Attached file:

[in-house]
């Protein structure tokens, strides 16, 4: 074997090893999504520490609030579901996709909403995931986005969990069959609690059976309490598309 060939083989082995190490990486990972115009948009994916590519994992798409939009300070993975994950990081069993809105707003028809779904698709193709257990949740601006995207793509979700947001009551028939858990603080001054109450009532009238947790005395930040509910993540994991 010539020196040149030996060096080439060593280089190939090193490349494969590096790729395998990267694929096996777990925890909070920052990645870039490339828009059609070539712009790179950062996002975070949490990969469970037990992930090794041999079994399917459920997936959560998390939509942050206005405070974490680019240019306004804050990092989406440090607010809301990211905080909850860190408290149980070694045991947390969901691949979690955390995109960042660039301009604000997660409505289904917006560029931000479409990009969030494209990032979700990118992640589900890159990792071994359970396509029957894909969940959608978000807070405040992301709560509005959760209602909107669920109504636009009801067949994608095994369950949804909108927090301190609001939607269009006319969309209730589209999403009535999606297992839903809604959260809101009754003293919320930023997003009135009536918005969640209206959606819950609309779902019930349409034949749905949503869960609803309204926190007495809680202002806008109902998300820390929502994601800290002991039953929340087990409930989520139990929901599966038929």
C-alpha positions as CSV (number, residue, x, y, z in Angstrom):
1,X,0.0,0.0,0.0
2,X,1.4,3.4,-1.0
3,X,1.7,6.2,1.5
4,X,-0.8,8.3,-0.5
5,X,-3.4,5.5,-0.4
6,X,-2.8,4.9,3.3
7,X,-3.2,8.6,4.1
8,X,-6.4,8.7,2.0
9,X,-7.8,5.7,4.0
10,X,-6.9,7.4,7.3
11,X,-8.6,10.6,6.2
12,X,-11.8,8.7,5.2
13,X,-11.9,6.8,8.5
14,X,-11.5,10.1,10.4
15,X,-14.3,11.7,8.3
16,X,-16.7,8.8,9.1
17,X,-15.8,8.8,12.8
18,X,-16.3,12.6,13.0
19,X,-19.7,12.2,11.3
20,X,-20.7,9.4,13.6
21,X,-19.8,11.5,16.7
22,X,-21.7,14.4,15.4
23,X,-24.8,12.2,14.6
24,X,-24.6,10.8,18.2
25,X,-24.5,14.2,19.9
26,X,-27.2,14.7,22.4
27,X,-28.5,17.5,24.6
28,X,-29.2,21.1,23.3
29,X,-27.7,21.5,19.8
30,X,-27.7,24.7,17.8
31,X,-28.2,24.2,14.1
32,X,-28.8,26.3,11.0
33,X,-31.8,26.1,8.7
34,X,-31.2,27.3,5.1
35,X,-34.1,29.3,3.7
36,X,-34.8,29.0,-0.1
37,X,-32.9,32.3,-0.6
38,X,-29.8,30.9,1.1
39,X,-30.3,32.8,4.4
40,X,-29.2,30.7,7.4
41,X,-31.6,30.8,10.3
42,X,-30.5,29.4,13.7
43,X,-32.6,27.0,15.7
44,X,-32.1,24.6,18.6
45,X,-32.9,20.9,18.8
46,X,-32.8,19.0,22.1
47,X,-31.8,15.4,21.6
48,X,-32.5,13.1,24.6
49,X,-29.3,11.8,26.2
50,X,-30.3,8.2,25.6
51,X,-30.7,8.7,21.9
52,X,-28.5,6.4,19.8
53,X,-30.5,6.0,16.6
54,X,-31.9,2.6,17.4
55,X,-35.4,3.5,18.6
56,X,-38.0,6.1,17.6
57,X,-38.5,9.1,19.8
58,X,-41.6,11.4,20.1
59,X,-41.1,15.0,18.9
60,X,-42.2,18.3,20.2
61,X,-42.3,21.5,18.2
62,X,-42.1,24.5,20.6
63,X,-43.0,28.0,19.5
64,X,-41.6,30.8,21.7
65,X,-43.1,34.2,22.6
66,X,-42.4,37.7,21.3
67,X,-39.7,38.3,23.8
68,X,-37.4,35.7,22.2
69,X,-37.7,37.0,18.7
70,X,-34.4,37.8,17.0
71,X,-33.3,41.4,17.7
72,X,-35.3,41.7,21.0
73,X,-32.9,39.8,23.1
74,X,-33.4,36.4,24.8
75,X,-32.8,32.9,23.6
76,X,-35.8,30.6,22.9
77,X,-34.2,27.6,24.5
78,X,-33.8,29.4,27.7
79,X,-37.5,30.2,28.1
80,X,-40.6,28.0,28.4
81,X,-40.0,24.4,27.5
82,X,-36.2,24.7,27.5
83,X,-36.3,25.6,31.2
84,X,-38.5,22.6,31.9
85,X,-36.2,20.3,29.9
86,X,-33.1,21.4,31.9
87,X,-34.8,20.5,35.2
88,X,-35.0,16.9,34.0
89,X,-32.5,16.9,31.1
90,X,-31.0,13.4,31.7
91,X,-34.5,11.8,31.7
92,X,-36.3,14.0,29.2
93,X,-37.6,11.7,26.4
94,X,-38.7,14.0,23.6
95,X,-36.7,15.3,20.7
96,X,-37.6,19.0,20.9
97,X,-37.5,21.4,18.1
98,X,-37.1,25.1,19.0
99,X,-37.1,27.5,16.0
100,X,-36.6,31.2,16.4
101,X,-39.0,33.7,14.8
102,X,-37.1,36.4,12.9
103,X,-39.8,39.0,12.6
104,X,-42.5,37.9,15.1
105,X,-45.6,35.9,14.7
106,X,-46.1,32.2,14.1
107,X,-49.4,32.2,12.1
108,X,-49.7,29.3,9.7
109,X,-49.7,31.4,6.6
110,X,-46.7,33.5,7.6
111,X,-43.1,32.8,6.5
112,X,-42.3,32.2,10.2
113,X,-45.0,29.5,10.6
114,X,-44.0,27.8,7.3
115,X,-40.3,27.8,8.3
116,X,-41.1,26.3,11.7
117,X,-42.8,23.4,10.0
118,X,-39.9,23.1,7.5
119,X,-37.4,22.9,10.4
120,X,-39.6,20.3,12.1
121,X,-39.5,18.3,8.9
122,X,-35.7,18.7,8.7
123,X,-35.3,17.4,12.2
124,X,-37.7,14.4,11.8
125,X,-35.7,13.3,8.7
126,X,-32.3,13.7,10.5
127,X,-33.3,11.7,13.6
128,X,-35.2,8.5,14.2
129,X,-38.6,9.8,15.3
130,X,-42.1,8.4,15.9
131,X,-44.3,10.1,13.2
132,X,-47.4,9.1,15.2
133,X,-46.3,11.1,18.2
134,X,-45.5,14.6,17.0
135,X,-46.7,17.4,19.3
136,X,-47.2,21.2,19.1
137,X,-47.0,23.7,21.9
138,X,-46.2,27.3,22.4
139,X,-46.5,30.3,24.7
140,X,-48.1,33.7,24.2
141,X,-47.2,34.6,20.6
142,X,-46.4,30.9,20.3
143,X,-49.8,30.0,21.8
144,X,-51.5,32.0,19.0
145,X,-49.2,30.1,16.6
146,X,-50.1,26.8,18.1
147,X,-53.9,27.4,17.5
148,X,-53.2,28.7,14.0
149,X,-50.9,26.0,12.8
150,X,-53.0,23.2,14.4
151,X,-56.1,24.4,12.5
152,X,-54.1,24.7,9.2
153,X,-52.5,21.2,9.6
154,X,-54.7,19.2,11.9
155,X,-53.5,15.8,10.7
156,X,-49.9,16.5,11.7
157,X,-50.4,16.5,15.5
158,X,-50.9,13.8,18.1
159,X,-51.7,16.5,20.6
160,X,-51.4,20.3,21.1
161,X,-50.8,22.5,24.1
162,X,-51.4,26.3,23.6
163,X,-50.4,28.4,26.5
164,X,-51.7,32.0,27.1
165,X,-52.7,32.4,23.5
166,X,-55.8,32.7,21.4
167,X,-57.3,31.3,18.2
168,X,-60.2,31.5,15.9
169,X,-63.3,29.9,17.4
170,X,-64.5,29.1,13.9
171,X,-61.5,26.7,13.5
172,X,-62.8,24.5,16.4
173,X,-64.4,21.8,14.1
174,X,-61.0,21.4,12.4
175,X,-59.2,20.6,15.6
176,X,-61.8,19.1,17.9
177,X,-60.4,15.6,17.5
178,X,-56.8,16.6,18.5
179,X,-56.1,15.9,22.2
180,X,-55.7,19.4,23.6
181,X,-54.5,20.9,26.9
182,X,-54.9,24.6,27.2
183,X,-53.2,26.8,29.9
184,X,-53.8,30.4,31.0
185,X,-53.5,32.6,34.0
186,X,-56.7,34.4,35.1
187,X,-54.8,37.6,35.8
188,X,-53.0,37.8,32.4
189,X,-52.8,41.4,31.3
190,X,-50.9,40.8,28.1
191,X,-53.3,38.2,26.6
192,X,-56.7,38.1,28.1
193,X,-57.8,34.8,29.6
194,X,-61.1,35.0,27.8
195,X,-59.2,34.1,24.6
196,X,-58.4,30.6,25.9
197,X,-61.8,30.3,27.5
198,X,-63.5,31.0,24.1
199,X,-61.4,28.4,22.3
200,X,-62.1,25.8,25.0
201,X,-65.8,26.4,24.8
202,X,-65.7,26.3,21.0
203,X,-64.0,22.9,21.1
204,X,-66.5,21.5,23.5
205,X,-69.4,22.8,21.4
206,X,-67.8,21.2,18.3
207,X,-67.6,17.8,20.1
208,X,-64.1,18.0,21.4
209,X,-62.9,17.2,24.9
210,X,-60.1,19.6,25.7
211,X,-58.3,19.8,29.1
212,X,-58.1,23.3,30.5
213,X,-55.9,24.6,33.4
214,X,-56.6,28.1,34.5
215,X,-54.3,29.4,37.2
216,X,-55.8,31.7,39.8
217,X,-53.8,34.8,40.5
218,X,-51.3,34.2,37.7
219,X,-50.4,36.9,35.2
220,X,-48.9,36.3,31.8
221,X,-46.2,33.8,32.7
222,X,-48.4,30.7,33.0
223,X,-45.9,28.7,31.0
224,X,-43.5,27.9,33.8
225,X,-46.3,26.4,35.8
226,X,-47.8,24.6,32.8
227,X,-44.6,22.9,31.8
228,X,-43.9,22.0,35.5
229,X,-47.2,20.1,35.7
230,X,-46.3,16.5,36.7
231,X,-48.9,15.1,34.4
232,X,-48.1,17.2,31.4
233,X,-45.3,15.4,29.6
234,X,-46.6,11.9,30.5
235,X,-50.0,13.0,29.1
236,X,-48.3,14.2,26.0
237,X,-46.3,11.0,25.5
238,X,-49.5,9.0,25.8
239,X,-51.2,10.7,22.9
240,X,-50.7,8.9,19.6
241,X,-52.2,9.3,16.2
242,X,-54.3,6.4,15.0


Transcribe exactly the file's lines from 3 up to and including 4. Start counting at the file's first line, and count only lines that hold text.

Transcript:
C-alpha positions as CSV (number, residue, x, y, z in Angstrom):
1,X,0.0,0.0,0.0